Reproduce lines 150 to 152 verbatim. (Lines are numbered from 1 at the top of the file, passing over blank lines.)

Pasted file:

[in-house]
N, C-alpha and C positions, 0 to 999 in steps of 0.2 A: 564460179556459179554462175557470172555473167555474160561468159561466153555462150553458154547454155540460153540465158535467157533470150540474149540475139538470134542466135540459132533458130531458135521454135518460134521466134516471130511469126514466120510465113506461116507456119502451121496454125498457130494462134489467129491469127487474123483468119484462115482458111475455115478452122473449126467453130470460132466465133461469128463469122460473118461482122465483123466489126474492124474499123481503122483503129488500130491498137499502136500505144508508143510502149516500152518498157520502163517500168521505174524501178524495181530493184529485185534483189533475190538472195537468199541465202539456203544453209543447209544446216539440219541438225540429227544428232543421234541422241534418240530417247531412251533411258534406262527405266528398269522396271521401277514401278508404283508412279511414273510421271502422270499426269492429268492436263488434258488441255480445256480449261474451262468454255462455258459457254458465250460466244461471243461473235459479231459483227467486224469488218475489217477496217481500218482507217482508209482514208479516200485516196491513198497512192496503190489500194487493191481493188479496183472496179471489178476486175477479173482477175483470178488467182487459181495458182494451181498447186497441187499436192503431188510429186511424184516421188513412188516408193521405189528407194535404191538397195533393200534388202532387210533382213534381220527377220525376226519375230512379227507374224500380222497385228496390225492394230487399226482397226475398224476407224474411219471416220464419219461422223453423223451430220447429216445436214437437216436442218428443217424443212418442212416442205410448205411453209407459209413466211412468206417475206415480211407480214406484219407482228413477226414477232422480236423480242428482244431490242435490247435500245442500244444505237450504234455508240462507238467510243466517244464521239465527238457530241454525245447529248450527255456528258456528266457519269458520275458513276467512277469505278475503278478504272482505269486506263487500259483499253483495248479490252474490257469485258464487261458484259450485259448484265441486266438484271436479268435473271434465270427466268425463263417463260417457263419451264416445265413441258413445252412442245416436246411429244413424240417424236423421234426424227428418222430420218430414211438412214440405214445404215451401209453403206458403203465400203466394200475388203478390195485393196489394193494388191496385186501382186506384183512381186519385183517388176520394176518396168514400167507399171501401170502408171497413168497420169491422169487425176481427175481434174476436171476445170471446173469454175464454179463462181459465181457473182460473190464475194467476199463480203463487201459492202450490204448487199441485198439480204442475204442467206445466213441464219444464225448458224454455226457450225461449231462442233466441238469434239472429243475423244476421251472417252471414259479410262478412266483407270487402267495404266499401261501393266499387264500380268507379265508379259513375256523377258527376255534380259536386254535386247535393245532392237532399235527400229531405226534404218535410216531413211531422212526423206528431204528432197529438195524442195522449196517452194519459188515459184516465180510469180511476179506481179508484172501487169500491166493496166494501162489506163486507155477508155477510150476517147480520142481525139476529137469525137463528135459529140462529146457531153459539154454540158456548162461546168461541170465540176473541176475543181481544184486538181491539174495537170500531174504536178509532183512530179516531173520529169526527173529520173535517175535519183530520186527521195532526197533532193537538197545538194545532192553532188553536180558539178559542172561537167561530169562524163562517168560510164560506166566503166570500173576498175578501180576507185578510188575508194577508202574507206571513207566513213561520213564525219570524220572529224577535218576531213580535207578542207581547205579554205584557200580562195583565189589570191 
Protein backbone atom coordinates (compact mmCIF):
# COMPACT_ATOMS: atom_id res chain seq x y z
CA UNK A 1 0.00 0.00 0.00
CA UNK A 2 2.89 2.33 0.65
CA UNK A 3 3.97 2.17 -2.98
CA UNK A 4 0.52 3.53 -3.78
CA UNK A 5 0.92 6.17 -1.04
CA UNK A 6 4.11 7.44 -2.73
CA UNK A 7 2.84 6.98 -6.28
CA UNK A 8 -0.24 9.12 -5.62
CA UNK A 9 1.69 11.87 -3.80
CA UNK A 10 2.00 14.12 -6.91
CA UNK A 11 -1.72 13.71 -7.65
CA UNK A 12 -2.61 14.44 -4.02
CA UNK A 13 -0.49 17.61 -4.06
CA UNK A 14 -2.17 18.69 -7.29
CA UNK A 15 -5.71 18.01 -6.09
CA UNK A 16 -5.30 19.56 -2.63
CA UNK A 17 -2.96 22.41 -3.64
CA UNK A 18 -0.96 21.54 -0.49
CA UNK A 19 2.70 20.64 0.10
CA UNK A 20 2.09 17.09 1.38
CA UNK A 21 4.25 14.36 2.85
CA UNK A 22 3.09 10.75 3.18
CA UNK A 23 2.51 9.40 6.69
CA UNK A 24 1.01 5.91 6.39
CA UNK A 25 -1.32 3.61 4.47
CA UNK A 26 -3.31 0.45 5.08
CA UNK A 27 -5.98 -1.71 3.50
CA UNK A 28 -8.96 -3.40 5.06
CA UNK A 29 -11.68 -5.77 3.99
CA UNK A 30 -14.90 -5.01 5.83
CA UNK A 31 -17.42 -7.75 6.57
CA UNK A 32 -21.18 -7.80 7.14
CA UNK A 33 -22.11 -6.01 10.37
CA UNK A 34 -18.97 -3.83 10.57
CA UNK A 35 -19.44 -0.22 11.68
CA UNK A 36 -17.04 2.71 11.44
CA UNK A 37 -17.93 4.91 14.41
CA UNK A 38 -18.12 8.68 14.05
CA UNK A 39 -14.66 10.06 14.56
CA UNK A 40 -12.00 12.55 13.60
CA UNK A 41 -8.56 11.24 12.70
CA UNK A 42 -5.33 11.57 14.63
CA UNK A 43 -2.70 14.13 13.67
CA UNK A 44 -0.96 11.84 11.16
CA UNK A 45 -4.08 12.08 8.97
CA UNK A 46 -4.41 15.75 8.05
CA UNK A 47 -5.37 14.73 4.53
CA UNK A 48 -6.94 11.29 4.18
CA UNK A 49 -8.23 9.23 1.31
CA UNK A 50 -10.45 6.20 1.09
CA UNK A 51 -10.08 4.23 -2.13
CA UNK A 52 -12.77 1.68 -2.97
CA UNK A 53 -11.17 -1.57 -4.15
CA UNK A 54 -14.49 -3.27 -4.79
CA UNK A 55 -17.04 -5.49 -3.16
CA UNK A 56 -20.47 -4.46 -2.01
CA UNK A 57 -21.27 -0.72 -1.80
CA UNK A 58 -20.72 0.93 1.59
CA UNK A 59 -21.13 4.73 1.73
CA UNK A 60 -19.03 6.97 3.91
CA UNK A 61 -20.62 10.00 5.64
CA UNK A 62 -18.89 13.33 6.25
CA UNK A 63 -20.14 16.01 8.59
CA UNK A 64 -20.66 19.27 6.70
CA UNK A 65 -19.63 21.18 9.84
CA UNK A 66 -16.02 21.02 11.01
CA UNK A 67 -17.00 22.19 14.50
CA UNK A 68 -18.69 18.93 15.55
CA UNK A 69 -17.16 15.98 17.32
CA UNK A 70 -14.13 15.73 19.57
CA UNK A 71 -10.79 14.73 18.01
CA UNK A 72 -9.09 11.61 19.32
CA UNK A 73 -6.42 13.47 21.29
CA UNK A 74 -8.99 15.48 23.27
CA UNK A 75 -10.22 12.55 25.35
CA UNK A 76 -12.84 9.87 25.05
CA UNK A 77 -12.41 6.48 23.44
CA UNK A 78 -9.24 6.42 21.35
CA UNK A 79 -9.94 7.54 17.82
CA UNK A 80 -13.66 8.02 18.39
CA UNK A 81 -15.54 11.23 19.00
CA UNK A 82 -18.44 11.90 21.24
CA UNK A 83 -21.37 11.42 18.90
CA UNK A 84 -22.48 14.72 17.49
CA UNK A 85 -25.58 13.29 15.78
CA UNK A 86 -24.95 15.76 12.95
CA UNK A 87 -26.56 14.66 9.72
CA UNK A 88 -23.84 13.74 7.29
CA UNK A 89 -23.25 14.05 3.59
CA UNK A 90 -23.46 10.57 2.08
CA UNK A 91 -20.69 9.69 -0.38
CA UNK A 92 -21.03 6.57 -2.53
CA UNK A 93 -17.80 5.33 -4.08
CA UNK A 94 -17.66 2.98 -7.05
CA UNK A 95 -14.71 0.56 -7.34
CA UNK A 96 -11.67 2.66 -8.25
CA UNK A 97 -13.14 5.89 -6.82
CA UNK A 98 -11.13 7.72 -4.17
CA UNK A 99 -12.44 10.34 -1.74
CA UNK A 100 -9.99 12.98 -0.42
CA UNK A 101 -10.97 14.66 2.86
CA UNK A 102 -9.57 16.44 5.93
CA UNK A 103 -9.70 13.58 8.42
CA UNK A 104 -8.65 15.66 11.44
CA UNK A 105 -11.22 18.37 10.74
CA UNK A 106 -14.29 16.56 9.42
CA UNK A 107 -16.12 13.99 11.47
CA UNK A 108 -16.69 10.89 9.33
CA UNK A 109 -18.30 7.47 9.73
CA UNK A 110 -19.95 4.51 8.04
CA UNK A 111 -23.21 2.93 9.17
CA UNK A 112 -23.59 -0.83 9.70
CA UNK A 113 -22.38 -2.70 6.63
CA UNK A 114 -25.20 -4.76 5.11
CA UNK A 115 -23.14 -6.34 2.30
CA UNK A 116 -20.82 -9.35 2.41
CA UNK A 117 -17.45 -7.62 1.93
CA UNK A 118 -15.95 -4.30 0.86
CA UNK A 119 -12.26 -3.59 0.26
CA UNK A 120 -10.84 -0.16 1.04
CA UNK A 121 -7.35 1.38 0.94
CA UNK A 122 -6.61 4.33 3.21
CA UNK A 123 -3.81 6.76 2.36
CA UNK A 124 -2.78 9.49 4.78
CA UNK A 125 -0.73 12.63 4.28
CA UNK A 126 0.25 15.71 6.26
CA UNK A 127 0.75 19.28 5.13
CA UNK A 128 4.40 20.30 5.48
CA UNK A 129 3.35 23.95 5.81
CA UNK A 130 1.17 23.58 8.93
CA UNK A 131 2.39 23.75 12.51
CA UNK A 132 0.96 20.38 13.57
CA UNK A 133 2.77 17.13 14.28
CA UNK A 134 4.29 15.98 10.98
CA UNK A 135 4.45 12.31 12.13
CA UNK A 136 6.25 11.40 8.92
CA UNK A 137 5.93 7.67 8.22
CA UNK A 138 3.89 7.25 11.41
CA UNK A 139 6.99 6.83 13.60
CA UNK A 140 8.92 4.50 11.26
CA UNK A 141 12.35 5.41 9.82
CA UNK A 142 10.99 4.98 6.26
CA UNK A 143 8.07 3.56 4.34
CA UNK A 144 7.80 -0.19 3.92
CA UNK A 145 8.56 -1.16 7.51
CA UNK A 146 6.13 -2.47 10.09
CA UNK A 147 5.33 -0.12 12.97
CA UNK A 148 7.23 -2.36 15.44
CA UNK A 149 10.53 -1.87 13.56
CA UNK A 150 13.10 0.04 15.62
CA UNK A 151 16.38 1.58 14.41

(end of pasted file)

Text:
CA UNK A 146 6.13 -2.47 10.09
CA UNK A 147 5.33 -0.12 12.97
CA UNK A 148 7.23 -2.36 15.44